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UNIX tools, spaces in filenames and \0


A normal way to delete all files containing _old in the current folder (on a UNIX system) is a command like the following:

find . -iname '*_old*' | xargs rm

However this doesn’t work for filenames containing spaces as rm expects spaces to separate each file.

The usual solution to this is to add -print0 to the find command and -0 to xargs:

find . -iname '*_old*' -print0 | xargs -0 rm

Now my problem is that I only want to delete the first 5 files. The “UNIX way” is to do something like:

find . -iname '*_old*' | head -n 5 | xargs rm

– and now we’re back to something that doesn’t work with filenames containing spaces. Our -print0-trick from earlier won’t work because head doesn’t have an equivalent of the xargs -0 flag.

awk to the rescue?

Note: The following assumes that awk refers to BSD-awk – specifically the awk provided on OS X 10.7.5.

awk operates on a line-by-line basis by default, but this can be changed with the record separator variable RS. A simple head -n 5 implementation would be awk 'NR <= 5 {print}' in awk.

Lets say we’re in a folder with these files:

> ls -1
Los Angeles vacation_001_old.jpg
Los Angeles vacation_002_old.jpg
Los Angeles vacation_003_old.jpg
Los Angeles vacation_004_old.jpg
Los Angeles vacation_005_old.jpg
Los Angeles vacation_006_old.jpg
Los Angeles vacation_007_old.jpg
Los Angeles vacation_008_old.jpg
Los Angeles vacation_009_old.jpg

With awk we should be able to do something like this:

> find . -iname '*_old*' -print0 | awk 'BEGIN {RS="\0"}; NR <= 5 {print}'
./Los Angeles vacation_001_old.jpg

… but it doesn’t work: awk never finds records beyond the first one because of the NUL character \0. The NUL character is the C-string terminator and thus AWK stops reading input after seeing it because it thinks the input string has ended.

However the more modern awks gawk and mawk doesn’t suffer from the same shortcoming:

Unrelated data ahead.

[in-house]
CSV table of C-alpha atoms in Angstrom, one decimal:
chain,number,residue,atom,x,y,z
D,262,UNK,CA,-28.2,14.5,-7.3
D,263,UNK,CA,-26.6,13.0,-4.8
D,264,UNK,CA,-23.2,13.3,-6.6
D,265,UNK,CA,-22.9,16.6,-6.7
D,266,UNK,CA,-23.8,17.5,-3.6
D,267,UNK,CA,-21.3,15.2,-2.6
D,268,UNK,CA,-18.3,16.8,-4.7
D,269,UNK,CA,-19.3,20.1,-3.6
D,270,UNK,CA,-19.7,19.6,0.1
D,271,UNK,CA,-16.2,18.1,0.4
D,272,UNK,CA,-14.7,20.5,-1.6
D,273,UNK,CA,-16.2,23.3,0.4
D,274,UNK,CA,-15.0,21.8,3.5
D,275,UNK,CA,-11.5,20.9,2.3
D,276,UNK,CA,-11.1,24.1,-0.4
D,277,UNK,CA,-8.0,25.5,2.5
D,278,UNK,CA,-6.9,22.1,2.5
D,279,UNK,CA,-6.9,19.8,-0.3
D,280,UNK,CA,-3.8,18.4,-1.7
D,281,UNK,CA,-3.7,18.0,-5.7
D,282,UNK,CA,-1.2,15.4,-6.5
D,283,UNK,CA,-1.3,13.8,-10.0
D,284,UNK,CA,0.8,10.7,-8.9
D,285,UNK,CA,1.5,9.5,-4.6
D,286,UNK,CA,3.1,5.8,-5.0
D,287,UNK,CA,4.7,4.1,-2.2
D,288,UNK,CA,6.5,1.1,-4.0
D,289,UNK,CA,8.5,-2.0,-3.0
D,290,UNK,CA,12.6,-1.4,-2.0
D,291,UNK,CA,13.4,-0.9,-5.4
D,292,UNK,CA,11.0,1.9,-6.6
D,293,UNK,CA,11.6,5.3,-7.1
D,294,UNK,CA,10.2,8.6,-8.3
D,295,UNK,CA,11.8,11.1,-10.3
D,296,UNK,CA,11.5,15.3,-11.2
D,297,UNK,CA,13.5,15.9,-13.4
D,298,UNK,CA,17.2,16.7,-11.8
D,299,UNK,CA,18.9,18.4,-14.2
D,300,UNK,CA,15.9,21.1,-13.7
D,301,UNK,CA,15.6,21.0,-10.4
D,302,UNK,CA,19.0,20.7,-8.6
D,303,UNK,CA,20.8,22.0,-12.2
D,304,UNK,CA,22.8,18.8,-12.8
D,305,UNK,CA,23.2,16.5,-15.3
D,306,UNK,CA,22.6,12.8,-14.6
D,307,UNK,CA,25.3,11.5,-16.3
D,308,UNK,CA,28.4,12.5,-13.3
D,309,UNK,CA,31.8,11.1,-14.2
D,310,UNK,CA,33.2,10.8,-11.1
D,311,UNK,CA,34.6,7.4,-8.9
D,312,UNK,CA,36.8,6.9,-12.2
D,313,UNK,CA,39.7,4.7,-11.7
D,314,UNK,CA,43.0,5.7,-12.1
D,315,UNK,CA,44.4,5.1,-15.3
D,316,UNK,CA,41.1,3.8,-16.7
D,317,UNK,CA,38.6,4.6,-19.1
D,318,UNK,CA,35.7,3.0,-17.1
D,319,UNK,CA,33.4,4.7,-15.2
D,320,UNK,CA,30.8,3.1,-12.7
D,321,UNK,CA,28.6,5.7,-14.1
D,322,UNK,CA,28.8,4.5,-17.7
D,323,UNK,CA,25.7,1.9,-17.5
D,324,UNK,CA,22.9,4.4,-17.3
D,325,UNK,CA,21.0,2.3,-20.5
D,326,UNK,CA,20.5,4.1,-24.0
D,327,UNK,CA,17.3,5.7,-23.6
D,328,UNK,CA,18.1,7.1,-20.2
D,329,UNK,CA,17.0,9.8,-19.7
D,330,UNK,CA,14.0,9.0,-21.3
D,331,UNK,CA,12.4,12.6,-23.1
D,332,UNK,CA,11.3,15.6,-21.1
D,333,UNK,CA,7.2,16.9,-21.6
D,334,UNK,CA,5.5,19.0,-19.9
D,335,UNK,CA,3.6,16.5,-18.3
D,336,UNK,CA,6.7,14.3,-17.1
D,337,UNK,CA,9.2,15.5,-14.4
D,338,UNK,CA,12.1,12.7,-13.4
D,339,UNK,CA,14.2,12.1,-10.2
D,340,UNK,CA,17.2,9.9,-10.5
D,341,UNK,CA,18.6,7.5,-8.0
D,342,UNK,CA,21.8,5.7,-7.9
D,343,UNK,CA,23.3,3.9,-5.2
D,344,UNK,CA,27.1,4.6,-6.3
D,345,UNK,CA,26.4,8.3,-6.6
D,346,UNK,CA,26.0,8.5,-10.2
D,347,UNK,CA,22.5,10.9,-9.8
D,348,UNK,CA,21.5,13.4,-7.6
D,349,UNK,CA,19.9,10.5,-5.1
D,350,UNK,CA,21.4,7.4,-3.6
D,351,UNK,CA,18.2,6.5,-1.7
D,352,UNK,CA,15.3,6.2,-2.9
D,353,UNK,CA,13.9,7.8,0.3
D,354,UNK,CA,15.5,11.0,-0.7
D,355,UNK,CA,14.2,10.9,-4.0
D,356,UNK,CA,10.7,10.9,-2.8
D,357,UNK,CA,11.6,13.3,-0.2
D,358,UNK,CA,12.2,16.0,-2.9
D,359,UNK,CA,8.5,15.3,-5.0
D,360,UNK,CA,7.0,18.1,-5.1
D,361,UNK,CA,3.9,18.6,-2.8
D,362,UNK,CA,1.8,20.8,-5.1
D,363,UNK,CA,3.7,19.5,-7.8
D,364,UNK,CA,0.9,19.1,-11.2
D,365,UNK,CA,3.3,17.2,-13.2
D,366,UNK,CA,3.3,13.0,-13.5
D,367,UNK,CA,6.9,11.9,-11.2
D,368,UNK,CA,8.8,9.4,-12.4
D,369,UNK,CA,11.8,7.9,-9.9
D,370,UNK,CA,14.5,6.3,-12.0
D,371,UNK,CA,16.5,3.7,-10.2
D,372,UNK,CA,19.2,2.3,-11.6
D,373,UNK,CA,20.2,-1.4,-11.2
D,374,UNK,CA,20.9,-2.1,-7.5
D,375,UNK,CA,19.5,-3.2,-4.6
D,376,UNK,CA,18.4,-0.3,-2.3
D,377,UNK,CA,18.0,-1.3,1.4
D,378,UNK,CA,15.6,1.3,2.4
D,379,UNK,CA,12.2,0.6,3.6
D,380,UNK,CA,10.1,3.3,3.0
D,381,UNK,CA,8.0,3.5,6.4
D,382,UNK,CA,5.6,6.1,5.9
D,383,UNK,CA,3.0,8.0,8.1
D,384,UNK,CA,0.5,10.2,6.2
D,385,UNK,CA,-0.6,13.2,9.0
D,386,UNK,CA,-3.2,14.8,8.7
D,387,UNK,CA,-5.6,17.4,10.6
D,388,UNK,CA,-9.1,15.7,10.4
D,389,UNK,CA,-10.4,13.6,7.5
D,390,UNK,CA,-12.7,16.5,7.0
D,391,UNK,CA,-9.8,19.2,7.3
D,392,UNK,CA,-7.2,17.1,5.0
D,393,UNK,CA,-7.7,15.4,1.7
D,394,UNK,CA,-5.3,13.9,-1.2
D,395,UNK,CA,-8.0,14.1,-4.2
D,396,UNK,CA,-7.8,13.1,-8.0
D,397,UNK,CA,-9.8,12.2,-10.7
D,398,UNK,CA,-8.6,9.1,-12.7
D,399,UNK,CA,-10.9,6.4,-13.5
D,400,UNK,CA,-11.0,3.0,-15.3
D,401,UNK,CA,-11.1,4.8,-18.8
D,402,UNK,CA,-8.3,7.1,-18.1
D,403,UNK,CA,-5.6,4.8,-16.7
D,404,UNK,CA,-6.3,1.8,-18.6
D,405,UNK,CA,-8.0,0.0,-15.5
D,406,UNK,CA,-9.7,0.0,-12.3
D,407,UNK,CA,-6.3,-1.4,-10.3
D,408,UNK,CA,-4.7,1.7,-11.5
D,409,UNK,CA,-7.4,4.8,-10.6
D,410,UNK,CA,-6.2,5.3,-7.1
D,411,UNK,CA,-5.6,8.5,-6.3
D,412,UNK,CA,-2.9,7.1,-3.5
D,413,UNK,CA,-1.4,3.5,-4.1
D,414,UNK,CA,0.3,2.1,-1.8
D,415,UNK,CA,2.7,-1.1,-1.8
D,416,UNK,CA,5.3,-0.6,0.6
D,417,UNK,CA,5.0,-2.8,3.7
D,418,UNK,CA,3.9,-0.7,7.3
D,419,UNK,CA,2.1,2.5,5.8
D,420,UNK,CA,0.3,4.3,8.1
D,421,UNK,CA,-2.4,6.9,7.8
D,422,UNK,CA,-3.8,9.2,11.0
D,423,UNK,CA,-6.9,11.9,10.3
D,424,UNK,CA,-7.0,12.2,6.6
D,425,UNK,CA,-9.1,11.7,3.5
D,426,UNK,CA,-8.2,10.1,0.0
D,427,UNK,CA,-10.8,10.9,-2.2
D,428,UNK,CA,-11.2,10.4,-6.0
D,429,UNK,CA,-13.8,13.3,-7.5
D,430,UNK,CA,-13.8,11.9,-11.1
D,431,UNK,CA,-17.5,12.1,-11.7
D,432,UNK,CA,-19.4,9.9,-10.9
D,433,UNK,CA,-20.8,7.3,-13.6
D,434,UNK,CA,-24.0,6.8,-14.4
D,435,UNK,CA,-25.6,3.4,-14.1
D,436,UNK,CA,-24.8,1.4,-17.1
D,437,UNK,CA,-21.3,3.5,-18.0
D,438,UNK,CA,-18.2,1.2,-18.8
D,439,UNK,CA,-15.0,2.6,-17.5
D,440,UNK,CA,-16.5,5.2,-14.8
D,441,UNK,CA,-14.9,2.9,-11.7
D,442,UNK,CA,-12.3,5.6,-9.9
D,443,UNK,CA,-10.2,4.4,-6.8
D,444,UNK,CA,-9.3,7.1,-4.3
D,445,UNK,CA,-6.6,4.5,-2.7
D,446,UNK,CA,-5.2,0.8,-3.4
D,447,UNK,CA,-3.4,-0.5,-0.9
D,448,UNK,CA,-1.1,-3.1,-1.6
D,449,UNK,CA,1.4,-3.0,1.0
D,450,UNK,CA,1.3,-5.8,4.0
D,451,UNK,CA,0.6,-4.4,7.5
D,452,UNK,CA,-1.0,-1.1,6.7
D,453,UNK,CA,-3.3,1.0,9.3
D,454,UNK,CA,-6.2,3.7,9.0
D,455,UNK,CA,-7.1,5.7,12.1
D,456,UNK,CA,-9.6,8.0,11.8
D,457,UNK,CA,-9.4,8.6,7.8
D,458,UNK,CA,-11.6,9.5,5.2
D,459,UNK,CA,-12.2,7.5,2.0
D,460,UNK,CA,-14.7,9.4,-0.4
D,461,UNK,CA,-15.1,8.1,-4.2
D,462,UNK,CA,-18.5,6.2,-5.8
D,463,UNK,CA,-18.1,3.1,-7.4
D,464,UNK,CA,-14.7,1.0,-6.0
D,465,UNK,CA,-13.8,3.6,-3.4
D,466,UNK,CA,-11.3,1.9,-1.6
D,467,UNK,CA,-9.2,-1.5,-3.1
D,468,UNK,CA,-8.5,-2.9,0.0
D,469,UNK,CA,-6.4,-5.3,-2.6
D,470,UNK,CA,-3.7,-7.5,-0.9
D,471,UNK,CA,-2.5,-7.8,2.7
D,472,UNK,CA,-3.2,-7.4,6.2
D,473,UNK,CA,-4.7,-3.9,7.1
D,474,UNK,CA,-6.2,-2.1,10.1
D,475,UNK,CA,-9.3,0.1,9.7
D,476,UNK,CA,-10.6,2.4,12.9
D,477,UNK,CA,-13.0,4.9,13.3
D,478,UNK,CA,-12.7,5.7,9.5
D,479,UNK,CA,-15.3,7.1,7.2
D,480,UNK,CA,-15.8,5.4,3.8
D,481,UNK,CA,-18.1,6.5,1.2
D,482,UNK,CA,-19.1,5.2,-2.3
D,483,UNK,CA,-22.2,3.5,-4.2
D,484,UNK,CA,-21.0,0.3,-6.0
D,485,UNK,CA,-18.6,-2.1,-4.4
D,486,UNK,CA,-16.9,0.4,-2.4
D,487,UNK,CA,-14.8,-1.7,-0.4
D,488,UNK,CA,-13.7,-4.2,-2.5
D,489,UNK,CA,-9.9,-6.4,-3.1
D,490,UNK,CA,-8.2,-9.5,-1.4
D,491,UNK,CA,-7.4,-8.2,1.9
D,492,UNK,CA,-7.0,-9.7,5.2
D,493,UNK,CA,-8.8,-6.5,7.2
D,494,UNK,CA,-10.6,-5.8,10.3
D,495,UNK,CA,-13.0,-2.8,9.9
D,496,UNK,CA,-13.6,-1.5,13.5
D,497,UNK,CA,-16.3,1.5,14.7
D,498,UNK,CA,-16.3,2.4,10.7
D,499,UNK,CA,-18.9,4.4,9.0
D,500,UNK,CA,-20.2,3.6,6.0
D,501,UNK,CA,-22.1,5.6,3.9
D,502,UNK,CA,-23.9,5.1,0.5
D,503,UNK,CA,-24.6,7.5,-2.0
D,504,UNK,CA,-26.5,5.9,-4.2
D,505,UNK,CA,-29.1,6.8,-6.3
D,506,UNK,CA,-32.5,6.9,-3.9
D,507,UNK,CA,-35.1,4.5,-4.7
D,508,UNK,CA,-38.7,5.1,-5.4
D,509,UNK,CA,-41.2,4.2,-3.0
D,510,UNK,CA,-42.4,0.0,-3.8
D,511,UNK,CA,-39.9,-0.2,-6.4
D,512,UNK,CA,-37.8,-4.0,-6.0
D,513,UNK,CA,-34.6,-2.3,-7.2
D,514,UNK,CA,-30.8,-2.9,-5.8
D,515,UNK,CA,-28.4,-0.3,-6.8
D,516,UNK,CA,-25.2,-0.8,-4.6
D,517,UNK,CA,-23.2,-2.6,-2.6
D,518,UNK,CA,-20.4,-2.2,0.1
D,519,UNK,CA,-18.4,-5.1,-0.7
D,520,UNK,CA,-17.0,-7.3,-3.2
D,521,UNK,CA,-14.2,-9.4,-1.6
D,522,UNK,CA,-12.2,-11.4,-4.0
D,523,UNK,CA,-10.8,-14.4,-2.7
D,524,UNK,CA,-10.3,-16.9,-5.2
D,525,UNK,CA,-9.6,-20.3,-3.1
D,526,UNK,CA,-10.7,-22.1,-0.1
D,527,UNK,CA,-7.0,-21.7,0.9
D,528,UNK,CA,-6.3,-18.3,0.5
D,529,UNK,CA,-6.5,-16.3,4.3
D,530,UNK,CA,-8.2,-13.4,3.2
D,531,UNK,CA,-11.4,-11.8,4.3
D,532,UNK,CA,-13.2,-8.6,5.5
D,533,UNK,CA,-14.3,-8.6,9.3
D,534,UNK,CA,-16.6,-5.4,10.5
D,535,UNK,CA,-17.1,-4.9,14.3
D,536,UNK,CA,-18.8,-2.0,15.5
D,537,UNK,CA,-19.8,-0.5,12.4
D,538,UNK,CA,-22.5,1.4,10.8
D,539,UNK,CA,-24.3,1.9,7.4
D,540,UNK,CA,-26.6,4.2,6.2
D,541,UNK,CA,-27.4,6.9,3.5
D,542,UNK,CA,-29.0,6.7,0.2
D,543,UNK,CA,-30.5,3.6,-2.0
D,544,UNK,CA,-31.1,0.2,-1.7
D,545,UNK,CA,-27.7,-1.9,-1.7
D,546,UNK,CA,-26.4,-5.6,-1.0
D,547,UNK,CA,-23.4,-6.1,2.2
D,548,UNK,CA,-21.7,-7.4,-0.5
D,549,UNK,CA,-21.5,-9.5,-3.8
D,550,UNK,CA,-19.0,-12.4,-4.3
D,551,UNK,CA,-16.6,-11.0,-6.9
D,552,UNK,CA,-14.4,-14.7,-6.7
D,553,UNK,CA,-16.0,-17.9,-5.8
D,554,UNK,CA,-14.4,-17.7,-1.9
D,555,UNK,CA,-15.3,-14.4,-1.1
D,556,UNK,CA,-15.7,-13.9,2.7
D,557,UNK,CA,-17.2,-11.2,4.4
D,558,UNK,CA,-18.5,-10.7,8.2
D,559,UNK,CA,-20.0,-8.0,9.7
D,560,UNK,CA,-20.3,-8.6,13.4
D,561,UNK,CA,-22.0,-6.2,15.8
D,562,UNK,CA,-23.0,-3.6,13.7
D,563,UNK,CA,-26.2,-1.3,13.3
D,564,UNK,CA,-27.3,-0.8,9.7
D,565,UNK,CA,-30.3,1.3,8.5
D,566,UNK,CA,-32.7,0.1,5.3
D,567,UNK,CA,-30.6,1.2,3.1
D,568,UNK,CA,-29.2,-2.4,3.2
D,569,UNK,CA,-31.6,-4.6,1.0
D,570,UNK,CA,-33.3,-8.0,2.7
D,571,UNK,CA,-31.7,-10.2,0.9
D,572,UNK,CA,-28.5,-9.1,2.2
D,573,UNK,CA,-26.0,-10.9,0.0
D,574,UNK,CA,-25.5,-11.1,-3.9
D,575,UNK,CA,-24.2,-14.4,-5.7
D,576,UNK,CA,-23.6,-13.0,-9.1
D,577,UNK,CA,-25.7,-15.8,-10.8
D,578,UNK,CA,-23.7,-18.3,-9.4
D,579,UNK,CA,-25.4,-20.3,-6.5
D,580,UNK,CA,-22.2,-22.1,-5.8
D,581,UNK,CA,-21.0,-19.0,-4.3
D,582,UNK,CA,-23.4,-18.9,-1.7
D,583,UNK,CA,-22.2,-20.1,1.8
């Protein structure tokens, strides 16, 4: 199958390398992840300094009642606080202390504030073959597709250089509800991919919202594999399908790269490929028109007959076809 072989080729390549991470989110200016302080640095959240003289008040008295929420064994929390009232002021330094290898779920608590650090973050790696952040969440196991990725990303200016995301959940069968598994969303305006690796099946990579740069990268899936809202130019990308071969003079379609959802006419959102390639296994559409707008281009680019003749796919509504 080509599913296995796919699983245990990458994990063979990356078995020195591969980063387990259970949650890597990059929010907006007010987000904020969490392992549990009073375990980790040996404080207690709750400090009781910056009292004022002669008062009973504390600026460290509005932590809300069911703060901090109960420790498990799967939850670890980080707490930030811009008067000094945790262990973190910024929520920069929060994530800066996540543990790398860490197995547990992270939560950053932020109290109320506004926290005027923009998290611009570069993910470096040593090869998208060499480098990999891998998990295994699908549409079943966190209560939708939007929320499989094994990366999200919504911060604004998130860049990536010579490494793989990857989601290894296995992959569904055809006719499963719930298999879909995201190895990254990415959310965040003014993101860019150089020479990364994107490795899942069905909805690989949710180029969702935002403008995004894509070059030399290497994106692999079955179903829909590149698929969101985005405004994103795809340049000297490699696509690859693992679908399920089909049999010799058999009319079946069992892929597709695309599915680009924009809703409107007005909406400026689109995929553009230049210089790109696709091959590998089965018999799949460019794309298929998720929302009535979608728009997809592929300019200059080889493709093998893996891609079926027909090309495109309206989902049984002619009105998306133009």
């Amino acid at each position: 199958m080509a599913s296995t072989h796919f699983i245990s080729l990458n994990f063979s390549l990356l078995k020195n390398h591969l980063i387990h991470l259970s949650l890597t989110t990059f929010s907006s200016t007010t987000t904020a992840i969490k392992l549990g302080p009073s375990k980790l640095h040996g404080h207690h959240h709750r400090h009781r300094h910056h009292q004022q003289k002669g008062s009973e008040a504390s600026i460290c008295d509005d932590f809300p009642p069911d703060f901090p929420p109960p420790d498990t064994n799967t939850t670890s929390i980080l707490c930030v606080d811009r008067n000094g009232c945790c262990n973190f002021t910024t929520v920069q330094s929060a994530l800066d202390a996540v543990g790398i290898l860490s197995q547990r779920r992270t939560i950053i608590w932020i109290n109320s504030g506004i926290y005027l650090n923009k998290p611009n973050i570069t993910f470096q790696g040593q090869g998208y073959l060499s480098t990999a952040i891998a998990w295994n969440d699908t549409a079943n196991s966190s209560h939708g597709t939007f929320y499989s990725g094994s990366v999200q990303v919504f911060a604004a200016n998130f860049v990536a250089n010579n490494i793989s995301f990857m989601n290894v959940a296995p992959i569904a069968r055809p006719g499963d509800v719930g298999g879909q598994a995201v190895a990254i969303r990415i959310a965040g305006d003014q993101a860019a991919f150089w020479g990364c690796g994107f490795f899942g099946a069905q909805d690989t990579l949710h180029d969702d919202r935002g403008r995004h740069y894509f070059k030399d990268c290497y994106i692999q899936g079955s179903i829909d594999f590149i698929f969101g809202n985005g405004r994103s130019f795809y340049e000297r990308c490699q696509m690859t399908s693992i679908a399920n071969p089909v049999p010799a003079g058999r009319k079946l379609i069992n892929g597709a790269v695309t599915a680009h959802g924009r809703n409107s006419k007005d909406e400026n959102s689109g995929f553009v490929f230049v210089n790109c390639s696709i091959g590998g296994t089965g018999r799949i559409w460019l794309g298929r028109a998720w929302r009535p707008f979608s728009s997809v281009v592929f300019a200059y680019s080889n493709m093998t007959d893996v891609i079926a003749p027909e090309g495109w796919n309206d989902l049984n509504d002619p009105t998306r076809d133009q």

> find . -iname '*_old*' -print0 | mawk 'BEGIN {RS="\0"}; NR<=5 {print}'
./Los Angeles vacation_001_old.jpg
./Los Angeles vacation_002_old.jpg
./Los Angeles vacation_003_old.jpg
./Los Angeles vacation_004_old.jpg
./Los Angeles vacation_005_old.jpg

But the print function in awk (+ mawk and gawk) print newlines by default. We can change this by setting the output field separator ORS

> find . -iname '*_old*' -print0 | mawk 'BEGIN {RS=ORS="\0"}; NR<=5 {print}'
./Los Angeles vacation_001_old.jpg./Los Angeles vacation_002_old.jpg./Los Angeles vacation_003_old.jpg./Los Angeles vacation_004_old.jpg./Los Angeles vacation_005_old.jpg

The NUL characters doesn’t print – but they are there – you can check by piping into cat -v.

Finally we reach the command:

> find . -iname '*_old*' -print0 | mawk 'BEGIN {RS=ORS="\0"}; NR<=5 {print}' | xargs -0 rm

In sed you can do something like sed -n '1,5p' but sed expects newlines and has no setting to change the “separator” to be something other than newline (sed is Turing-complete, however, so nothing is impossible1).


I think the UNIX tools are great. No doubt about it. I use them every day, and the “do one thing, and do it well”-philosophy plus the composability of tools through pipes are some of the things that these tools invaluable to many programmers, including me. BUT the tools are from the 80’s (and sometimes even older) and have fallen out of touch with modern computing. Today the users’ needs and behaviour shapes the systems rather than the other way around.

We need to build tools that can handle filenames containing spaces and unicode characters. I have an older blog post that touches the same topic: The Unix shebang (#!).

For now I’ve made a head “implementation” for input separated by NULs instead of newlines:

head0() {
  mawk 'BEGIN {RS="\0"}; {print}' | head $@ | mawk 'BEGIN {ORS="\0"}; {print}'

Should we replace the UNIX tools with more modern, but equivalent tools? Is a command-line like PowerShell with built-in types the way to go?

One thing is clear to me: a solution to these problems need to be found. And preferably one that fixes them once and for all.